Yesterday, Julianne and I made our first real foray out into the city of Changsha on our own. We decided to do it by taxi because Julianne’s foot is still recovering, and we don’t have a map of the city’s bus routes (whether or not one is available in English is something we’re trying to find out too).
Our taxi driver on the way to Yuelu Mountain was good. I pointed at a map we have and he said something fast in Chinese, and I responded in polite English. When I said “Okay?” with my thumb pointed up to signal an affirmative that he understood where we wanted to go he was cool with it.
I’ll write another post later about our actual trip experience at the mountain–this post is about the taxi ride home.
We had to wait about five minutes before a free taxi drove past where we were waiting beside the Xiangjiang River and nearby bridge we had been driven across to get to the mountain. I knew exactly where we were, and what route the driver should take to get us home.
This is not what happened.
After showing the driver the map, and where we wanted to go, he nodded in the affirmative. We got in and that’s when the problem began.
He drove towards the bridge that was only about 500 meters away, and then suddenly did a U-turn–and I sat there in shock because I knew in my gut he was trying to drive up the fare. The idiot was actually driving in the OPPOSITE direction of the bridge, and more importantly the general opposite direction of our destination. Why he was doing this when I had a MAP in my hand I don’t know. Maybe he thought all foreigners are stupid and can’t read maps?
All he had to do was drive up to the bridge, cross it over the river, and then keep going straight about 10 blocks to our destination . . . and yet he was going the OPPOSITE DIRECTION!
I sat there and said to Julianne that we were going the wrong direction. She told me she thought there was another bridge farther down the river. I looked at the folded map sitting in my lap and opened it up to a much bigger portion of the map to see what was several grid reference boxes away: yes, there was another bridge but it was something like 3-4 kilometers away in the WRONG DIRECTION.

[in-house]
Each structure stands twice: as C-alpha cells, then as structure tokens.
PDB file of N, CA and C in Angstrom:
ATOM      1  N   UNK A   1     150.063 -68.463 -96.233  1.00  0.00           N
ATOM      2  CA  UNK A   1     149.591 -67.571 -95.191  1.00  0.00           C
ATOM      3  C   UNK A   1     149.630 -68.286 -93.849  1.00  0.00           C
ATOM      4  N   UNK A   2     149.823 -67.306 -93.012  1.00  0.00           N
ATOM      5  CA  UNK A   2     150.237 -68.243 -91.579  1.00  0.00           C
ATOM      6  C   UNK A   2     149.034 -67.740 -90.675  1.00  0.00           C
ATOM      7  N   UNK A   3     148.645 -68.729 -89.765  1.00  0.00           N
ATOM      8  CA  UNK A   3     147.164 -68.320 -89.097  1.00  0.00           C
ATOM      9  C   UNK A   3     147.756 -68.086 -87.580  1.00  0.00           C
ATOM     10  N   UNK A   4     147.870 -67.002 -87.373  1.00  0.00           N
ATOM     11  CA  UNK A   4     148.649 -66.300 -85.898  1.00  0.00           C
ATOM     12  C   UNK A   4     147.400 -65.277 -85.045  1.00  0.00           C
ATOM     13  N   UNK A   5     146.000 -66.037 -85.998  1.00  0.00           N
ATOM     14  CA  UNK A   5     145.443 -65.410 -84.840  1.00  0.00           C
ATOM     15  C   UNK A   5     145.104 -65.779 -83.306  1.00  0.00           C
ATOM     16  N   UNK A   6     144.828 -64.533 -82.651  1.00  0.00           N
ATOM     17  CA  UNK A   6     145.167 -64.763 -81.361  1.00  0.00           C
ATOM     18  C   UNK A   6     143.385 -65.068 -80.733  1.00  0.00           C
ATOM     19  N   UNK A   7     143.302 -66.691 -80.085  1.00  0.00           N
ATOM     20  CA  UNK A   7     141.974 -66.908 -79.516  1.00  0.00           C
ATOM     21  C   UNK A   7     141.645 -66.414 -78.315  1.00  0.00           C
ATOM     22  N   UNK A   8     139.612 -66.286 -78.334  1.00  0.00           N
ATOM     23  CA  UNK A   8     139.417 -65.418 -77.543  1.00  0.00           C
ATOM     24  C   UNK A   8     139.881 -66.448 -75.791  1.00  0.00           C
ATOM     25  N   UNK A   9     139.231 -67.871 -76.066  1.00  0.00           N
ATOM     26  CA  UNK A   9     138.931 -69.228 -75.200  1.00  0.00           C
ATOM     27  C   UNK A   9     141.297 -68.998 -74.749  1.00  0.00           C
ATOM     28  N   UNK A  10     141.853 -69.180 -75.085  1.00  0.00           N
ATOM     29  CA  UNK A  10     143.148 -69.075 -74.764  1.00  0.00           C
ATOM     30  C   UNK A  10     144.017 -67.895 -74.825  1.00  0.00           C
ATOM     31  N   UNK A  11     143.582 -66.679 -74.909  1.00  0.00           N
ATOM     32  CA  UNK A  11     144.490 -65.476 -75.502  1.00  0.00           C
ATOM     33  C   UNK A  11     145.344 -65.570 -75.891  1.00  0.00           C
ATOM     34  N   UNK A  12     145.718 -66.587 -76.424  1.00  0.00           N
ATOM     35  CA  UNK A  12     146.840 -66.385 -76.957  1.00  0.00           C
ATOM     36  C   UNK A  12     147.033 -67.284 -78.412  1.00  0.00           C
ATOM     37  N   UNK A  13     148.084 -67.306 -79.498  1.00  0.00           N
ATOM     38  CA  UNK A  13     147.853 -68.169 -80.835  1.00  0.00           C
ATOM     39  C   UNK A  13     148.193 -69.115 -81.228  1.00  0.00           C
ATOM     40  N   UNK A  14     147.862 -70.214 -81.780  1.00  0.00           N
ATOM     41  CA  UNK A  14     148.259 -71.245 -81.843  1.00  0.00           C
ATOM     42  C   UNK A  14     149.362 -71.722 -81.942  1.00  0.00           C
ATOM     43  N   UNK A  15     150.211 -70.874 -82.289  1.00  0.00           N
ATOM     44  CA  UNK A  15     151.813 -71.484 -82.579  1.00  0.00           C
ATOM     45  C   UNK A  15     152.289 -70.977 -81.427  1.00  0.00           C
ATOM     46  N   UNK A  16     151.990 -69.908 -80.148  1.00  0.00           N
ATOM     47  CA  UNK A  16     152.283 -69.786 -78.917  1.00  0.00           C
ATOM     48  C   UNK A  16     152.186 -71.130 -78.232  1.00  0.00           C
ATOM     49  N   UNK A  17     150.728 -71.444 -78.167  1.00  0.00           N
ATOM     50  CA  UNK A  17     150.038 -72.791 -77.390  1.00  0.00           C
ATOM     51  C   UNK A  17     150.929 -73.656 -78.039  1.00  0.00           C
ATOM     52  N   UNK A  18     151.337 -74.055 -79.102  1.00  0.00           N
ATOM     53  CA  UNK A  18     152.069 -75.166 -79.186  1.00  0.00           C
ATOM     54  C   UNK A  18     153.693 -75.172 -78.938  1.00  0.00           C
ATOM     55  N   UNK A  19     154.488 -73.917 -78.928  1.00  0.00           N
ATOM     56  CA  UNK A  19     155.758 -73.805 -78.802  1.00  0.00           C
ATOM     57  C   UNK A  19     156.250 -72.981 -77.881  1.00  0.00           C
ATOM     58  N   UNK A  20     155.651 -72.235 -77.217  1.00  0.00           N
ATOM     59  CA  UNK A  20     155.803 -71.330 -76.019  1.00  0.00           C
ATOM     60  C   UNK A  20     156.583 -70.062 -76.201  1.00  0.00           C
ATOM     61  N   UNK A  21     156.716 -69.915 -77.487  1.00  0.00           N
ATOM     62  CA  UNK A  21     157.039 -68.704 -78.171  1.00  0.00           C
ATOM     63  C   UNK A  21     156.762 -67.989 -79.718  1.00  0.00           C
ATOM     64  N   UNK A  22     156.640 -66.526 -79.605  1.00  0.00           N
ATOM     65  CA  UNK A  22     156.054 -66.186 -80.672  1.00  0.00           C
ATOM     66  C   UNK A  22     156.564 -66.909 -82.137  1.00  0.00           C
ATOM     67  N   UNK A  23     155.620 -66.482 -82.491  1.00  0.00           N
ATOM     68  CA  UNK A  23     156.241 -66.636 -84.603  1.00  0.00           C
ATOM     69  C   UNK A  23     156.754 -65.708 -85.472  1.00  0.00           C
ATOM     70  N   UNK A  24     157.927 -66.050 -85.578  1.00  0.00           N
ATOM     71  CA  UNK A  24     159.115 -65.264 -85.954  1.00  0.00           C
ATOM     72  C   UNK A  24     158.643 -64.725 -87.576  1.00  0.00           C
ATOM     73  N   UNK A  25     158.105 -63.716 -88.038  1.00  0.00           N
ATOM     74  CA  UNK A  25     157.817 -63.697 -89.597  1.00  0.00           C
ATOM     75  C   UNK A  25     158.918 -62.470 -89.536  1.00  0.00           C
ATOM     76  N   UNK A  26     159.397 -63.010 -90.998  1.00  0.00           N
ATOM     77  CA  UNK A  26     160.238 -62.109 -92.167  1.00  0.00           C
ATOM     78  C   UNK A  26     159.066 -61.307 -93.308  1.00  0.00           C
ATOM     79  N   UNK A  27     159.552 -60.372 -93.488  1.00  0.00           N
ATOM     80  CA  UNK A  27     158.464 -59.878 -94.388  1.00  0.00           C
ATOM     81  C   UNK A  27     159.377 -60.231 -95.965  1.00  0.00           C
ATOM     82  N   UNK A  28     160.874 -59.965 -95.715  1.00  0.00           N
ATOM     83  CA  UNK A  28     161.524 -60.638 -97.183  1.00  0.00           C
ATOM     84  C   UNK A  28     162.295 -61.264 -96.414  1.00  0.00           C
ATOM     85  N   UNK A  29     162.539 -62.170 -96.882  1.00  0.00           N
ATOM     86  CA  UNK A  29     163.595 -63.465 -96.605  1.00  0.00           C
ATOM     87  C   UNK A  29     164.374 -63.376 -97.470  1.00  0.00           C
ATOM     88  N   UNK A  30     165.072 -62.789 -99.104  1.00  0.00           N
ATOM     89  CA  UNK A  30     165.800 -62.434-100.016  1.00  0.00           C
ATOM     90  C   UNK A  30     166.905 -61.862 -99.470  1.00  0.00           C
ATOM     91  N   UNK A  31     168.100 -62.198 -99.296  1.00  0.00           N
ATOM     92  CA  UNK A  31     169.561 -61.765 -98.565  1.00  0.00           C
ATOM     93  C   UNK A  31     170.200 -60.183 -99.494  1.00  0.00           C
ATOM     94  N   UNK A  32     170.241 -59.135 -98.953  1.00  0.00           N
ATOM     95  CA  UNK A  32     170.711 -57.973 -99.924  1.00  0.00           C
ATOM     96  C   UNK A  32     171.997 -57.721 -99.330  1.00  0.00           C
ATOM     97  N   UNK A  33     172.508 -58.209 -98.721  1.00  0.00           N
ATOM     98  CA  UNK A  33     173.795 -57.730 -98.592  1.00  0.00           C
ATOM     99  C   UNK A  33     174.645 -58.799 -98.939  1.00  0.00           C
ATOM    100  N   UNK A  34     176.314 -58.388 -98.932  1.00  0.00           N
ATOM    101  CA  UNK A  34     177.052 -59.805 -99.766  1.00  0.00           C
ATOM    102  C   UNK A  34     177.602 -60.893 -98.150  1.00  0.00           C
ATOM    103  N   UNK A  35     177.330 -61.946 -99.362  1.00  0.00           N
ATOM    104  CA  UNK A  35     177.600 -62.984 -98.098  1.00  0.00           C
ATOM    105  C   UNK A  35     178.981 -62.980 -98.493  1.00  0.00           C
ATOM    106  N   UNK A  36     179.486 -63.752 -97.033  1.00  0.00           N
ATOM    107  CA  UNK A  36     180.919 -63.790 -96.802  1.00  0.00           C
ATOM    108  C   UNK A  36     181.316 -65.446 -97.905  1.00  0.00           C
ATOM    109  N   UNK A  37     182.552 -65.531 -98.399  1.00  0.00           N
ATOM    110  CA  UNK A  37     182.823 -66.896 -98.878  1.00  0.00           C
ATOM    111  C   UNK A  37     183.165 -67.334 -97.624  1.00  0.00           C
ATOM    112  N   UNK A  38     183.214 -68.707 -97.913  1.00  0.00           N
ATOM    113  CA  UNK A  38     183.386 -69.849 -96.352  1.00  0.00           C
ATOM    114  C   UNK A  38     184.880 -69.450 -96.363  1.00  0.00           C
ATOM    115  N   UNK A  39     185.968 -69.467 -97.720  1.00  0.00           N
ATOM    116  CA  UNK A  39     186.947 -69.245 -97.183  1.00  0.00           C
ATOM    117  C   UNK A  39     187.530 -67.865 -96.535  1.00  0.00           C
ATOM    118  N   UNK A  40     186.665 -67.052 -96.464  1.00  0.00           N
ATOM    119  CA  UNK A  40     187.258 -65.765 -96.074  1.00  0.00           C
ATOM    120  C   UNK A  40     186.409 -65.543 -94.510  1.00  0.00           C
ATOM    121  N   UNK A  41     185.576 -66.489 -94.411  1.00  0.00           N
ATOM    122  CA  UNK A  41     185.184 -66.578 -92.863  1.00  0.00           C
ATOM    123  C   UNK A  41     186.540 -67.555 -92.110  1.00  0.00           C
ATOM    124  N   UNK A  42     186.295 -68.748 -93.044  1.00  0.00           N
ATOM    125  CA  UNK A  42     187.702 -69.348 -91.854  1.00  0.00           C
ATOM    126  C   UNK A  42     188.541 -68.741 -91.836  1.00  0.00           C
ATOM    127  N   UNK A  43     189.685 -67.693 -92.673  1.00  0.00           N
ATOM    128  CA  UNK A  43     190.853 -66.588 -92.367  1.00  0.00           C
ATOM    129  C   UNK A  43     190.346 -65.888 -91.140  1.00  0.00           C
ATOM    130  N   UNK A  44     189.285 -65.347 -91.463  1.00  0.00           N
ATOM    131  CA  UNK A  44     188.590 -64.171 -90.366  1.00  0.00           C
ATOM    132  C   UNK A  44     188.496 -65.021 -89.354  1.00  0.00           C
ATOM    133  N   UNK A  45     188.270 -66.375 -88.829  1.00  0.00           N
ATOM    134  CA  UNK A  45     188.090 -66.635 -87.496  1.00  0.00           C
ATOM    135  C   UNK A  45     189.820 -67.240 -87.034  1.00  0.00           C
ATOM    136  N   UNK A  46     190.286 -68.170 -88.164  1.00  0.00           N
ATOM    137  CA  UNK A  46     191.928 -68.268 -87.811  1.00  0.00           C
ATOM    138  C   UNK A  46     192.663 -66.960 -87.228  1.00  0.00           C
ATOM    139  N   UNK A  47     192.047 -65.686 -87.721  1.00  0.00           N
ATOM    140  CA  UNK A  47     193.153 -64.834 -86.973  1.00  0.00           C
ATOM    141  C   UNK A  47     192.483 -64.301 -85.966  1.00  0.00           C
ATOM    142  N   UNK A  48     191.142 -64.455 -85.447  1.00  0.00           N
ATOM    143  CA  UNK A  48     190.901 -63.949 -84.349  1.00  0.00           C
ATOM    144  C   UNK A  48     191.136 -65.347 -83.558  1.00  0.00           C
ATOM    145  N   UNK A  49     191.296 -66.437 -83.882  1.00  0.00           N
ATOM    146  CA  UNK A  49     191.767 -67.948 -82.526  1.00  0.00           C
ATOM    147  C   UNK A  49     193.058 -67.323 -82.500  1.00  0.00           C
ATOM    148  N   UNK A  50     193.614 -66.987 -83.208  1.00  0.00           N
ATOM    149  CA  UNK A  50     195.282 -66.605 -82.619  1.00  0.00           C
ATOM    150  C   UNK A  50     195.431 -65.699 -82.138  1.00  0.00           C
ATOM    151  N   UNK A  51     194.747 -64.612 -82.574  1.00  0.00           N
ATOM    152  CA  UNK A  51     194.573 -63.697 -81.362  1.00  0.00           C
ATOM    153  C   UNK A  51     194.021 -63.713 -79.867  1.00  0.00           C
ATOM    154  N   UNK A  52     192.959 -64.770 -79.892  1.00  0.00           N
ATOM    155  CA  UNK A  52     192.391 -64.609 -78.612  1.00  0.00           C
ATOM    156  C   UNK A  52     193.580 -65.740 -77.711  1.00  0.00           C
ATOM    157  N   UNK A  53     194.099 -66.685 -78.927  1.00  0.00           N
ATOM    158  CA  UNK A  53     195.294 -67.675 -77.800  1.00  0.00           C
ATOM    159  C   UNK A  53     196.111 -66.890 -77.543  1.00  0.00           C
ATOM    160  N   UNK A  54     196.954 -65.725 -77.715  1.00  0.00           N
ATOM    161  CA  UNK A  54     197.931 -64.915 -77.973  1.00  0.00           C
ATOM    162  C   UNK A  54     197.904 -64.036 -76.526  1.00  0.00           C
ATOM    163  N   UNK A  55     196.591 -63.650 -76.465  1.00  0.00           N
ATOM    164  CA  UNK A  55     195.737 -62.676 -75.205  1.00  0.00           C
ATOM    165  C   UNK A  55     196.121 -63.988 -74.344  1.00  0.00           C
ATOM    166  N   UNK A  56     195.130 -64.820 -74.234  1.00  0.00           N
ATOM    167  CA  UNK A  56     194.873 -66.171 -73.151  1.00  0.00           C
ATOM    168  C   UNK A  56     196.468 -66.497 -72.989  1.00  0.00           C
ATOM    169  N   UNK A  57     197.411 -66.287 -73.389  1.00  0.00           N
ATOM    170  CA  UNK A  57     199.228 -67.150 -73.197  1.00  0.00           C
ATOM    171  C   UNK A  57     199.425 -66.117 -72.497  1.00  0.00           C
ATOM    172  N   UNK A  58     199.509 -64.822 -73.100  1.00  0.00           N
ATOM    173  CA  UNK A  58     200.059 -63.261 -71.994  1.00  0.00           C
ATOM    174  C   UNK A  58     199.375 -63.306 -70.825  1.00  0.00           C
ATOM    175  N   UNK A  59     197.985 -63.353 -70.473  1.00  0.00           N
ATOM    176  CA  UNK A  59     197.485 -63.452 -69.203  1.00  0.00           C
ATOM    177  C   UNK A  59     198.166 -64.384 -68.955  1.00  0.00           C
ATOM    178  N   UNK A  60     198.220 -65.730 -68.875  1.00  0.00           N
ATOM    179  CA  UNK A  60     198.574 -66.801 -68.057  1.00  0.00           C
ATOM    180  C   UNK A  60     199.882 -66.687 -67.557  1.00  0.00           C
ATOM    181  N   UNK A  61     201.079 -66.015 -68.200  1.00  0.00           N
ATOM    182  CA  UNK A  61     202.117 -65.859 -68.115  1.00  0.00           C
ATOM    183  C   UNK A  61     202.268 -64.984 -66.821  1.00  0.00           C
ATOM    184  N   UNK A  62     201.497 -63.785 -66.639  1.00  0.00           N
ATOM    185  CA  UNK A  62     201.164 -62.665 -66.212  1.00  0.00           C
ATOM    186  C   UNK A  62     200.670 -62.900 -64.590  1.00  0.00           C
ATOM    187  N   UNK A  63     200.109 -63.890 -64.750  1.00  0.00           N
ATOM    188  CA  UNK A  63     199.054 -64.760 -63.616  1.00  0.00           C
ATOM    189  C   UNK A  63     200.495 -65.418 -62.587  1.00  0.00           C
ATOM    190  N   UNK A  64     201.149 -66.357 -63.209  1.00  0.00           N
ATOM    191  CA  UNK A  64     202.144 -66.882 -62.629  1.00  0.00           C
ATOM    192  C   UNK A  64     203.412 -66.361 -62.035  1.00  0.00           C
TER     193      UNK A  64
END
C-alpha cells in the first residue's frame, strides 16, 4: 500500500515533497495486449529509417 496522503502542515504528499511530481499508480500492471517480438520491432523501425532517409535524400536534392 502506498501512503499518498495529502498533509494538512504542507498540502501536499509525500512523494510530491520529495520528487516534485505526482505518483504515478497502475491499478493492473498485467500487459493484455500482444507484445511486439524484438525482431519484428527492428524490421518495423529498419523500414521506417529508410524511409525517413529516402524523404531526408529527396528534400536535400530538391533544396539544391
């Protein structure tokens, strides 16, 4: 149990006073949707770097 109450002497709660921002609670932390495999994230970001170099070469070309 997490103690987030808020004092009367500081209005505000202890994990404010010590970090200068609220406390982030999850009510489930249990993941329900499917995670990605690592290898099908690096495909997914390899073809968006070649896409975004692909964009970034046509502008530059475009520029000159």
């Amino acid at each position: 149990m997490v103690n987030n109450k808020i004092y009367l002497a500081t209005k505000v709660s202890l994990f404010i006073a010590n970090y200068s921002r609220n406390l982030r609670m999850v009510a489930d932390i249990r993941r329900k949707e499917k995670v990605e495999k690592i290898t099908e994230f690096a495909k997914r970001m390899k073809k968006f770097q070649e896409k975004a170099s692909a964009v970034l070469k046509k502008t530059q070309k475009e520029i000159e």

Now I realize I’m partly to blame in this as I haven’t learned the Chinese Mandarin for saying “stop,” “go straight,” and “WHAT THE HELL ARE YOU DOING?” but then, we’ve been waiting for the insane holiday schedules to finish so we can start tutoring with a friend of a friend and study consistently without constant breaks due to holidays and what not. The language is so different that even if we had been studying and practicing I doubt our pronunciation, and more importantly the different types of tonal inflections each word must have, would have been understood–and in this case I imagine a deliberate I-can’t-understand-anything-you’re-saying-because-you’re-foreign would have suddenly infected our driver too.
I should have tapped the guy on the shoulder and told him not to do the u-turn, and to keep going straight–but it happened really fast and then we were going the wrong way. I was also trying to give him the ‘benefit of the doubt’–and boy was that STUPID of me! My rationale was that perhaps he knew a faster way to get to our destination. Maybe he knew the other bridge still had a huge traffic jam like it did when we crossed it the first time, and that another bridge would be faster . . . I was WAY WRONG!
Not only did this driver take us the opposite direction from the closest bridge and most direct route, but after crossing the river he kept driving further away from the most direct route on the other side of the river!
I told Julianne to prepare herself for me telling the driver that I was only going to pay him the same amount that we paid on our way to the mountain. I got out the money, got out my map, and rehearsed in my head how I was going to use very basic English, gestures, and drawing the route we SHOULD have taken on the map versus the rip-off route the driver had taken us on the map.
When the driver finally got us to our destination the meter was DOUBLE the price we had paid on our way to the mountain. Oh yeah, and he also had us on the wrong side of the street with a barrier in the middle which meant he had to go several more blocks away from our destination in order to do another u-turn to then go back to where we should have been driven–at that point, I told him no, stop, and gestured vigorously to pull over.
I got out of the taxi, and then made sure Julianne was out too. I then opened up the map, pointed at the driver and the route he had taken us, and then pointed at the route he should have taken. I then handed him a little more than half of the meter fare (hoping that he wouldn’t throw a fit or start screaming and yelling at me in Chinese), and said in English, “That’s all you’re getting.”
The f’cker laughed at me–he looked at me, looked at my map, and with full awareness and a brazen display of ‘What are you gonna do about it?’ attitude he LAUGHED . . .
I gave him a look of disgust, and walked away.
I’ve been ripped off before by taxi drivers in South Korea, and for much more money than the 7 yuan extra that I let him have . . . but I’ve NEVER had a driver laugh in my face when being confronted about his behavior.
Caveat emtor with a twist: Let the expat traveler in China beware taxi driver rip-offs.